/ Common App Essay: More Than a Game (baseball)
This is my main essay for the common app, option #6. Im submitting it soon, i'd appreciate any CC.
More than a Game
Baseball is known as America's national pastime. America's major leagues attract the best talent in the world. Major league baseball's finals are known as the "World" Series. Despite all of this, I discovered that the true experience of baseball in the Dominican Republic.
It was a typical Sunday afternoon; my dad and I were driving home from church. I was about 10 years old, but I remember the car ride like it was yesterday.
"Justin, if you could live in a warm country, where would you live?" my Dad asked.
"A place where they love baseball, like the Dominican Republic!" I answered without hesitation. I did not know much about the Dominican, except that many great baseball players were from there.
What a coincidence! A few months later, my parents had an opportunity to travel to the Dominican Republic. They loved it. My father felt a call to open a medical clinic and help underprivileged people, and decided the Dominican would be a great place to do it. Whatever the logic was behind my answer, it proved to be a memorable one, for less than a year later my family and I had moved there.
While attending a Major League game in the US can be an entertaining, there is nothing quite like a Dominican baseball game, because baseball in the DR is as much of a party as it is a game.
I will never forget the first ballgame I attended in the DR. It was late December 2003, and the winter baseball season was in full swing. It was a crucial regular season game between the "Tigres de Licey" and the "Aguilas Cibaeńas", two bitter rivals. The game was being played at the Estadio Olimpico, Licey's home stadium. Regardless of home field advantage, both teams had a large number of fans in attendance.
The atmosphere was electric. The first thing I noticed when entering the stadium is how the majority of the stadium was a sea of blue, with slices of yellow here and there. Blue was the primary color in Licey's uniform; yellow the color of the Aguilas. The stadium was filled with excited chatter, music was blaring out of the loudspeakers and there was even a band playing with makeshift musical instruments. The smell of "platanos" (fried plantain) and fried salami wafted through the aisles. Vendors were everywhere, selling food, drinks, and merchandise. You could hardly hear yourself think, and the game had not yet begun!
After much anticipation, the game began. The crowd roared as the home team Licey ran onto the field and their ace pitcher took the mound. The Aguilas first hitter dug in at the plate, and the pitcher went into his windup. Strike One. The place erupted. All the pitcher had done was throw a strike, yet you would have thought someone had just hit a game-winning homerun.
As the game went on you would guess the noise level would have eventually died down, but it only got louder. Eventually, the makeshift band started to circle the stadium, with a parade of fans following closely behind. It was quite a spectacle. I would have been tempted to participate, had I not a fear of being trampled.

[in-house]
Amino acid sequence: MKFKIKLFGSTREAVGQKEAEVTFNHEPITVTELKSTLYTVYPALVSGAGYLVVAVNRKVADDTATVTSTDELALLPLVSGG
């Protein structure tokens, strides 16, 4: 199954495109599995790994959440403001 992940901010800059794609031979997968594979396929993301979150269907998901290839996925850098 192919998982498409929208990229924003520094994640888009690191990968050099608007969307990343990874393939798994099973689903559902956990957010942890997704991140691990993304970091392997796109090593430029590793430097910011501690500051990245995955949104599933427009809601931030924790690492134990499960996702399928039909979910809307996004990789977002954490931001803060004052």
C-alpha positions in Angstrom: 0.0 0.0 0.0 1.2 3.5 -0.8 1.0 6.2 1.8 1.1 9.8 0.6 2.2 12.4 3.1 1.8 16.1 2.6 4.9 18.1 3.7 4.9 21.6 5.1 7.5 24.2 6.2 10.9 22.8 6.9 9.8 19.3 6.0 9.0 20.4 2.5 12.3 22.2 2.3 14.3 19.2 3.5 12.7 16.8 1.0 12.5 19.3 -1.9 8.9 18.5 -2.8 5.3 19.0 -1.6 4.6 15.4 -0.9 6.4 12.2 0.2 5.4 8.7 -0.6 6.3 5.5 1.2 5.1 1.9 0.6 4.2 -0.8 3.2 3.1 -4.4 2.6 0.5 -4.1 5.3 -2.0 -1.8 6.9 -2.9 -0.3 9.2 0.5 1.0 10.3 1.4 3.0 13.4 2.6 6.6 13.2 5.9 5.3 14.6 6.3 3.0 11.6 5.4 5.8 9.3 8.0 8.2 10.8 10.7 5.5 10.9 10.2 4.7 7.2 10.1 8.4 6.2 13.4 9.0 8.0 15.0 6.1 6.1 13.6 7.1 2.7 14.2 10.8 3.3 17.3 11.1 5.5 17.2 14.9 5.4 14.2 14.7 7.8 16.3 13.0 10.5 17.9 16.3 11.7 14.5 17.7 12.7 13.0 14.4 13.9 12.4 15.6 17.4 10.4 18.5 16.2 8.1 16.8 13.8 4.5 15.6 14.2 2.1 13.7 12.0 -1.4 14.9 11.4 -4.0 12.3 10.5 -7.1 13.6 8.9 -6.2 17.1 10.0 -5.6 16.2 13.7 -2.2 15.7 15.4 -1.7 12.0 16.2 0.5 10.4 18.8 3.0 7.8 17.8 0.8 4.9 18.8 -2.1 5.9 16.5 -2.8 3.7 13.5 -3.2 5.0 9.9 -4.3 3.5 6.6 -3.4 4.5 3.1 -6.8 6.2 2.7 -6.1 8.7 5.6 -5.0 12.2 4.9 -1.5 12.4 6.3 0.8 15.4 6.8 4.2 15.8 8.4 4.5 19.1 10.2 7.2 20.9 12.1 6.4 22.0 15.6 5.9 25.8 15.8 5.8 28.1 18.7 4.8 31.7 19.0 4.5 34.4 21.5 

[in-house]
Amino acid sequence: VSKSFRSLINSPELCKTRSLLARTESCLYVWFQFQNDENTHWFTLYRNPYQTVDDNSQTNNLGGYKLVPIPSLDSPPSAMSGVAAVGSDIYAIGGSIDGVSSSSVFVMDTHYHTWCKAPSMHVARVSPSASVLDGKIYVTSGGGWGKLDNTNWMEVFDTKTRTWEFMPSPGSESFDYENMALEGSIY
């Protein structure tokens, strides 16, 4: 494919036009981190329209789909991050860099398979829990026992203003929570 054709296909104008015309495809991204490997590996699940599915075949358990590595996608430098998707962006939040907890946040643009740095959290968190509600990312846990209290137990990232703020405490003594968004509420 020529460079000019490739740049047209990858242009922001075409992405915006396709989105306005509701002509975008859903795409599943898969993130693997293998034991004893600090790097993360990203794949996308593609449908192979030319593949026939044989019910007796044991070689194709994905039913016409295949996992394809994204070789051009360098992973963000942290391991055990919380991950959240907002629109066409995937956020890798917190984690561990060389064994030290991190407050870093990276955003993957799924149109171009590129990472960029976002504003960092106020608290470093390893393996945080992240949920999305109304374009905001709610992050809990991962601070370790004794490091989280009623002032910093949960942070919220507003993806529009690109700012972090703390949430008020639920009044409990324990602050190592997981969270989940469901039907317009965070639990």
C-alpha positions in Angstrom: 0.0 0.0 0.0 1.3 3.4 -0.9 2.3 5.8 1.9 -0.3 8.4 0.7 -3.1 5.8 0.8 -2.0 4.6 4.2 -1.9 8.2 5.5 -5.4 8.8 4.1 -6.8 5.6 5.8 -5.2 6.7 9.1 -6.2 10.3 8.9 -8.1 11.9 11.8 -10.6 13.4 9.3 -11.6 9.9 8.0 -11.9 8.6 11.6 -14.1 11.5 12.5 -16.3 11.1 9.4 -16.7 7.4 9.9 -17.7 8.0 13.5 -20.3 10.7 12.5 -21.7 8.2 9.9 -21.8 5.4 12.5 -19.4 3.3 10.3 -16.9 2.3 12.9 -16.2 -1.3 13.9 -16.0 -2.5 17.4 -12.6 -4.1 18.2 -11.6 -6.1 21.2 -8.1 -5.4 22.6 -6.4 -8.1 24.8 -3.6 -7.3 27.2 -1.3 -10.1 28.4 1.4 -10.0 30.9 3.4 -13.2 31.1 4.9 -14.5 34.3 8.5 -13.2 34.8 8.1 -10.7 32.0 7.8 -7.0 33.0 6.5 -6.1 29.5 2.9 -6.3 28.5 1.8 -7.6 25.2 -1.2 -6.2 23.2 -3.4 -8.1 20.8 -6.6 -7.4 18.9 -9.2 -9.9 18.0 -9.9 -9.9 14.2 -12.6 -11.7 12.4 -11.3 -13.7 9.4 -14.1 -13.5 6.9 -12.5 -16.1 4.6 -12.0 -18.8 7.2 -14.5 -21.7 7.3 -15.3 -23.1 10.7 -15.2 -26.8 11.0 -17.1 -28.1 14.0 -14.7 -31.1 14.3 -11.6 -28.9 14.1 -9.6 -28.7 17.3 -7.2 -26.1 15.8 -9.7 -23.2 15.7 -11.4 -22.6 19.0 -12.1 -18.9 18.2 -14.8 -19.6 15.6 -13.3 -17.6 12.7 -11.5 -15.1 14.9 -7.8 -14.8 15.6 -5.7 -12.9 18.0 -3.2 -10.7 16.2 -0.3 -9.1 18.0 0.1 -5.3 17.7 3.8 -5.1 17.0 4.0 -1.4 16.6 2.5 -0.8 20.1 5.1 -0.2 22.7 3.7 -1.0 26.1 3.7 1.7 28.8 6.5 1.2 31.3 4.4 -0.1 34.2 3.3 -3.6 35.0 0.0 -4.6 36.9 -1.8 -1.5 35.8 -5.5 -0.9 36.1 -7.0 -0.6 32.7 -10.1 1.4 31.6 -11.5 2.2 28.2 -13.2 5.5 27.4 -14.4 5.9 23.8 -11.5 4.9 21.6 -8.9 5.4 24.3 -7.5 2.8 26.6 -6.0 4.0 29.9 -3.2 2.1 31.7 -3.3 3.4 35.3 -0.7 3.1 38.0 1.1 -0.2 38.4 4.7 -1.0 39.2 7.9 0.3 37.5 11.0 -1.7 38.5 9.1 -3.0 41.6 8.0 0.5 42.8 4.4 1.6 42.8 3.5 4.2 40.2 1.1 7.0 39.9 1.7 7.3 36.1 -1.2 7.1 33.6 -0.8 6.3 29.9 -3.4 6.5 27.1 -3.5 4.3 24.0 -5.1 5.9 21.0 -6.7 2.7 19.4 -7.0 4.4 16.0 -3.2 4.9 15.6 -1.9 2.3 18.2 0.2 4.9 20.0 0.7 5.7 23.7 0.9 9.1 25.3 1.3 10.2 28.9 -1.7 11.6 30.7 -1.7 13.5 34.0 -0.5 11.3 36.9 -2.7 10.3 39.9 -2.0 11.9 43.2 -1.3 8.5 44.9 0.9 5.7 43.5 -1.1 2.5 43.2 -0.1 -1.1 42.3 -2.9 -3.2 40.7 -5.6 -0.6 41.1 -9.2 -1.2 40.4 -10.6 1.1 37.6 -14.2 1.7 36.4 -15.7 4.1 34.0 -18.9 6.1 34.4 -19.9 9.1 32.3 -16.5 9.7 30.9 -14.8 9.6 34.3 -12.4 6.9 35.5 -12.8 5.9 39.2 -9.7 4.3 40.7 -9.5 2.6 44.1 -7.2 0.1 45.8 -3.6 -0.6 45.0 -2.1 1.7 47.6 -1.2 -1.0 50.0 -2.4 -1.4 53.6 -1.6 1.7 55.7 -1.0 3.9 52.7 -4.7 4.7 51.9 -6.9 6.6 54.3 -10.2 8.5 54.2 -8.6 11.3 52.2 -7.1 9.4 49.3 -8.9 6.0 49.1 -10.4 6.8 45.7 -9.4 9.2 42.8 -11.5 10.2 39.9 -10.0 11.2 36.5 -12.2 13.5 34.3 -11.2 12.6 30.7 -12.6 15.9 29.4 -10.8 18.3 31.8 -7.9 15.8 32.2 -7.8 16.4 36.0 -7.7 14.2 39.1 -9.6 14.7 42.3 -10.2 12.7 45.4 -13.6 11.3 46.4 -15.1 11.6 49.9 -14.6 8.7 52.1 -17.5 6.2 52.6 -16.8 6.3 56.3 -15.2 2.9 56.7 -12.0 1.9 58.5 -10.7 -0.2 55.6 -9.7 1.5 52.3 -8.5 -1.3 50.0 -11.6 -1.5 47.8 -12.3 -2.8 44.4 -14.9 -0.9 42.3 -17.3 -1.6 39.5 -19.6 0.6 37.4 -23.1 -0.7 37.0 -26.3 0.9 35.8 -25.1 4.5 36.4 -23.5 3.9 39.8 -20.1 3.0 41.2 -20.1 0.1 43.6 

The atmosphere would have upstaged the game itself had it not been such a great contest. The winter league annually attracts some of the best major league talent, many of them Dominican. The players were at the top of their game, and the match was highly competitive. To most of the fans' delight, Licey won the game 5-3. They went on to win the league championship that year and represented the Dominican Republic in the Caribbean World Series.
In the Dominican Republic, baseball is more than just a game. It's a passion to many and way of life to others. For the poor and less privileged, it is a gateway to a better existence, a glimmer of hope in an otherwise desolate situation. Baseball is what brings the country together, but also what tears fans and team loyalists apart. This is what makes baseball great in the Dominican Republic, and what makes going to a game such a special experience.
As a kid who grew up in a country so fixated with the sport, baseball has affected me in many ways. I learned Spanish by listening to the commentators on baseball games. I enjoy discussing all aspects of baseball. It's something I really get excited about. My dream job is to be the general manager of a pro sports franchise, preferably baseball.
In my five years in the Dominican Republic, I had some unforgettable experiences, including my first baseball game. I discovered that baseball is more than just a game, and it became an outlet for me. I'm not the most extroverted person in the world, but baseball gave me a way for me to connect with others. Amongst other things it taught me the importance of communication, a skill vital for success. Sports help to connect and bring together different types of people. Because of the DR and my experiences there, I'm a more well rounded person and communicate better when talking sports or otherwise.